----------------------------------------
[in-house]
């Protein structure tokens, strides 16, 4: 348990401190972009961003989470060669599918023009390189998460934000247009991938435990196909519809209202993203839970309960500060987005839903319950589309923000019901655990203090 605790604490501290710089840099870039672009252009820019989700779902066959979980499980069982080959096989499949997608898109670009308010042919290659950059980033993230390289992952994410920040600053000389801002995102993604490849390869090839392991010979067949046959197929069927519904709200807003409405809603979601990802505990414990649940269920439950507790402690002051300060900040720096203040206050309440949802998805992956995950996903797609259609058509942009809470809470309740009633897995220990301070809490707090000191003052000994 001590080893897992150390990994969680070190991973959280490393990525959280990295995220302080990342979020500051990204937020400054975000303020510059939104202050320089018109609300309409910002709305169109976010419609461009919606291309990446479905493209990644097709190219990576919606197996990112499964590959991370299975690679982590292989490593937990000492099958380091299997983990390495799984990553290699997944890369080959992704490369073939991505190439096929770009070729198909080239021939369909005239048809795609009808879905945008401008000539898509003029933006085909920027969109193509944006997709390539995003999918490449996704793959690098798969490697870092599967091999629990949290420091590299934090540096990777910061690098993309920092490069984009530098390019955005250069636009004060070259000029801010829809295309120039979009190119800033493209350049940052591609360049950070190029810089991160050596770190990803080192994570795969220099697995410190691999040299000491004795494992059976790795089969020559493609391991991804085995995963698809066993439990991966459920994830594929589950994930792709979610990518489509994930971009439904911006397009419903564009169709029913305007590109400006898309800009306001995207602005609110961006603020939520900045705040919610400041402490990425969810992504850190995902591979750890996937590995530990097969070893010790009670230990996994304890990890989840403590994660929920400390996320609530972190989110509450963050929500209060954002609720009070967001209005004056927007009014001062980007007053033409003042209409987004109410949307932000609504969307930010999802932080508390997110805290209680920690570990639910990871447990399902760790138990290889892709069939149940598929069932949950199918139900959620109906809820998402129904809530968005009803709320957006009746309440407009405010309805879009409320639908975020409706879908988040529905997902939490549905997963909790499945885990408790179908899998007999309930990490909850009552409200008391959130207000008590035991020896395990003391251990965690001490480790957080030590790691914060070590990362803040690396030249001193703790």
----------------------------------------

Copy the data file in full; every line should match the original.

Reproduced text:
[in-house]
């Protein structure tokens, strides 16, 4: 348990401190972009961003989470060669599918023009390189998460934000247009991938435990196909519809209202993203839970309960500060987005839903319950589309923000019901655990203090 605790604490501290710089840099870039672009252009820019989700779902066959979980499980069982080959096989499949997608898109670009308010042919290659950059980033993230390289992952994410920040600053000389801002995102993604490849390869090839392991010979067949046959197929069927519904709200807003409405809603979601990802505990414990649940269920439950507790402690002051300060900040720096203040206050309440949802998805992956995950996903797609259609058509942009809470809470309740009633897995220990301070809490707090000191003052000994 001590080893897992150390990994969680070190991973959280490393990525959280990295995220302080990342979020500051990204937020400054975000303020510059939104202050320089018109609300309409910002709305169109976010419609461009919606291309990446479905493209990644097709190219990576919606197996990112499964590959991370299975690679982590292989490593937990000492099958380091299997983990390495799984990553290699997944890369080959992704490369073939991505190439096929770009070729198909080239021939369909005239048809795609009808879905945008401008000539898509003029933006085909920027969109193509944006997709390539995003999918490449996704793959690098798969490697870092599967091999629990949290420091590299934090540096990777910061690098993309920092490069984009530098390019955005250069636009004060070259000029801010829809295309120039979009190119800033493209350049940052591609360049950070190029810089991160050596770190990803080192994570795969220099697995410190691999040299000491004795494992059976790795089969020559493609391991991804085995995963698809066993439990991966459920994830594929589950994930792709979610990518489509994930971009439904911006397009419903564009169709029913305007590109400006898309800009306001995207602005609110961006603020939520900045705040919610400041402490990425969810992504850190995902591979750890996937590995530990097969070893010790009670230990996994304890990890989840403590994660929920400390996320609530972190989110509450963050929500209060954002609720009070967001209005004056927007009014001062980007007053033409003042209409987004109410949307932000609504969307930010999802932080508390997110805290209680920690570990639910990871447990399902760790138990290889892709069939149940598929069932949950199918139900959620109906809820998402129904809530968005009803709320957006009746309440407009405010309805879009409320639908975020409706879908988040529905997902939490549905997963909790499945885990408790179908899998007999309930990490909850009552409200008391959130207000008590035991020896395990003391251990965690001490480790957080030590790691914060070590990362803040690396030249001193703790």